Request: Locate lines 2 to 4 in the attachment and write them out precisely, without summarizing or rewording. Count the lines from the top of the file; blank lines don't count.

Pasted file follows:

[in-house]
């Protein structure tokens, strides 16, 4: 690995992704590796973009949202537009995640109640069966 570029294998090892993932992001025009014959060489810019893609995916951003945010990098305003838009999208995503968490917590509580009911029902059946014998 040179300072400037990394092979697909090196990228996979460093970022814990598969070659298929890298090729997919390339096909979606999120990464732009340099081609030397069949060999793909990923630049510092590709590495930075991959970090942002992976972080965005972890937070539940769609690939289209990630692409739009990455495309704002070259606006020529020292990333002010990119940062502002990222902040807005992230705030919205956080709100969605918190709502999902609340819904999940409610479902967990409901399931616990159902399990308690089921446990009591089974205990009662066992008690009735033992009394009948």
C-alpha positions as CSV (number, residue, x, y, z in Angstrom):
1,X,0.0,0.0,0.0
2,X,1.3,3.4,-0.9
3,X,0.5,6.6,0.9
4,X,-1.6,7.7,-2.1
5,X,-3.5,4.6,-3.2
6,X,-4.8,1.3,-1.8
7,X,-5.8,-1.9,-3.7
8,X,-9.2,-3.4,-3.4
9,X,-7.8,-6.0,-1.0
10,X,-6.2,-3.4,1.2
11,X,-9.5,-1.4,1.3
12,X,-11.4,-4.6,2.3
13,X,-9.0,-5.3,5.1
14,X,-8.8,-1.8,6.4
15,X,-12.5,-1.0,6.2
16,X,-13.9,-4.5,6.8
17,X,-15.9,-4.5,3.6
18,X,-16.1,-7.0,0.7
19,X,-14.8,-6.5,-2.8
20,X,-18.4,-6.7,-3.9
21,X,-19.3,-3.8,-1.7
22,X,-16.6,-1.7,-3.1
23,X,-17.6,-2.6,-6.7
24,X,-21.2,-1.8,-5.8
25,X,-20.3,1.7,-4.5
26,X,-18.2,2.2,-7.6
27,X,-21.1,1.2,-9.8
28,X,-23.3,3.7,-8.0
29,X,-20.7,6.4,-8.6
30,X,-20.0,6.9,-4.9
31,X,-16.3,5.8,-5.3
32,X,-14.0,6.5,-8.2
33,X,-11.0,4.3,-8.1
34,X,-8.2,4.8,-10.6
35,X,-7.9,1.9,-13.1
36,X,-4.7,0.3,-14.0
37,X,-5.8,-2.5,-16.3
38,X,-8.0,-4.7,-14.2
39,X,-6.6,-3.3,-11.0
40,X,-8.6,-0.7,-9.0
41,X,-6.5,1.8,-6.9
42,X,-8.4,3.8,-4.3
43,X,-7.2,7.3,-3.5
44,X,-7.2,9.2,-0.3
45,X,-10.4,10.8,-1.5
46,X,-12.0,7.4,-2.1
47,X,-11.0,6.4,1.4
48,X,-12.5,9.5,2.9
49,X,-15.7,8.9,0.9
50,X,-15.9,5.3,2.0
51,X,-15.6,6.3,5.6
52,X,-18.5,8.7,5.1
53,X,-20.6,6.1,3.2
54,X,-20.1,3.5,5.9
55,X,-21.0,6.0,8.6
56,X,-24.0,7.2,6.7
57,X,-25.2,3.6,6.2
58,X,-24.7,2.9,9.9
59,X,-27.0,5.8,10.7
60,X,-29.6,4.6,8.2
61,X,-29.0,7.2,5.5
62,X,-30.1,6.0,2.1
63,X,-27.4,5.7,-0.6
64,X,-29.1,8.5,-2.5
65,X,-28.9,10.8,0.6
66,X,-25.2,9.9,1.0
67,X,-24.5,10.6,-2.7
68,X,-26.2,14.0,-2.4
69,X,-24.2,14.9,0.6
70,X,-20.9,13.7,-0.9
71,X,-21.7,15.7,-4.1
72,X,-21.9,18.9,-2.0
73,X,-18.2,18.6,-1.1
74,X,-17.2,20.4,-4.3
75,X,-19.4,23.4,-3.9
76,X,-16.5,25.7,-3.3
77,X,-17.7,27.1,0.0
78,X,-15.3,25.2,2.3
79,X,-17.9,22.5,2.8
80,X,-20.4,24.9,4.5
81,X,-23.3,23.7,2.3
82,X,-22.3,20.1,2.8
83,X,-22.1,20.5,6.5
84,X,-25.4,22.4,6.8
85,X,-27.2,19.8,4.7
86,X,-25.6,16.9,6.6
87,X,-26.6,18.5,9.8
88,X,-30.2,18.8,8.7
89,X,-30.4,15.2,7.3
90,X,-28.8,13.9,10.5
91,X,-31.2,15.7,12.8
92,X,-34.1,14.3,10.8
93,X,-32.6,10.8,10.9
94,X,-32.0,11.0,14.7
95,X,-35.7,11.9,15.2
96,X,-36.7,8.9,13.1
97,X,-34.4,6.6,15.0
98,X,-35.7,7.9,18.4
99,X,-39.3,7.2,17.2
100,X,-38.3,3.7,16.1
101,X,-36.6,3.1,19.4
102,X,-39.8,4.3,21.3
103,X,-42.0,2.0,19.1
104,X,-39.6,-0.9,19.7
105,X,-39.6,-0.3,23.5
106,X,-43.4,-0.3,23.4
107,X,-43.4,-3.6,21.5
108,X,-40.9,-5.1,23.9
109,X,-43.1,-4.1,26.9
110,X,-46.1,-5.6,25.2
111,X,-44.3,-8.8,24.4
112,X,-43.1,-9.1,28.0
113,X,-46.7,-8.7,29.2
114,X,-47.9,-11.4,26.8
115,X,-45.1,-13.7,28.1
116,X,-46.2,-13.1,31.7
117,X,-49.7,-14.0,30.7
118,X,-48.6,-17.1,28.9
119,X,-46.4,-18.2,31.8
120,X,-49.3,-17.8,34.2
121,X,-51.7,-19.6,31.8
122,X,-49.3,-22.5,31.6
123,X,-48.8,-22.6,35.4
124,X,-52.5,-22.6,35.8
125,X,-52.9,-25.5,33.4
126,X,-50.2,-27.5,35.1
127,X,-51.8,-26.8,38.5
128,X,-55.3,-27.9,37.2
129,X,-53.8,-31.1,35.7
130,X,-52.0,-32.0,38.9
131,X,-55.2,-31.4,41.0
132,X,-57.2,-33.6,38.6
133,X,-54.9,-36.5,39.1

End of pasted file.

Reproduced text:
């Protein structure tokens, strides 16, 4: 690995992704590796973009949202537009995640109640069966 570029294998090892993932992001025009014959060489810019893609995916951003945010990098305003838009999208995503968490917590509580009911029902059946014998 040179300072400037990394092979697909090196990228996979460093970022814990598969070659298929890298090729997919390339096909979606999120990464732009340099081609030397069949060999793909990923630049510092590709590495930075991959970090942002992976972080965005972890937070539940769609690939289209990630692409739009990455495309704002070259606006020529020292990333002010990119940062502002990222902040807005992230705030919205956080709100969605918190709502999902609340819904999940409610479902967990409901399931616990159902399990308690089921446990009591089974205990009662066992008690009735033992009394009948």
C-alpha positions as CSV (number, residue, x, y, z in Angstrom):
1,X,0.0,0.0,0.0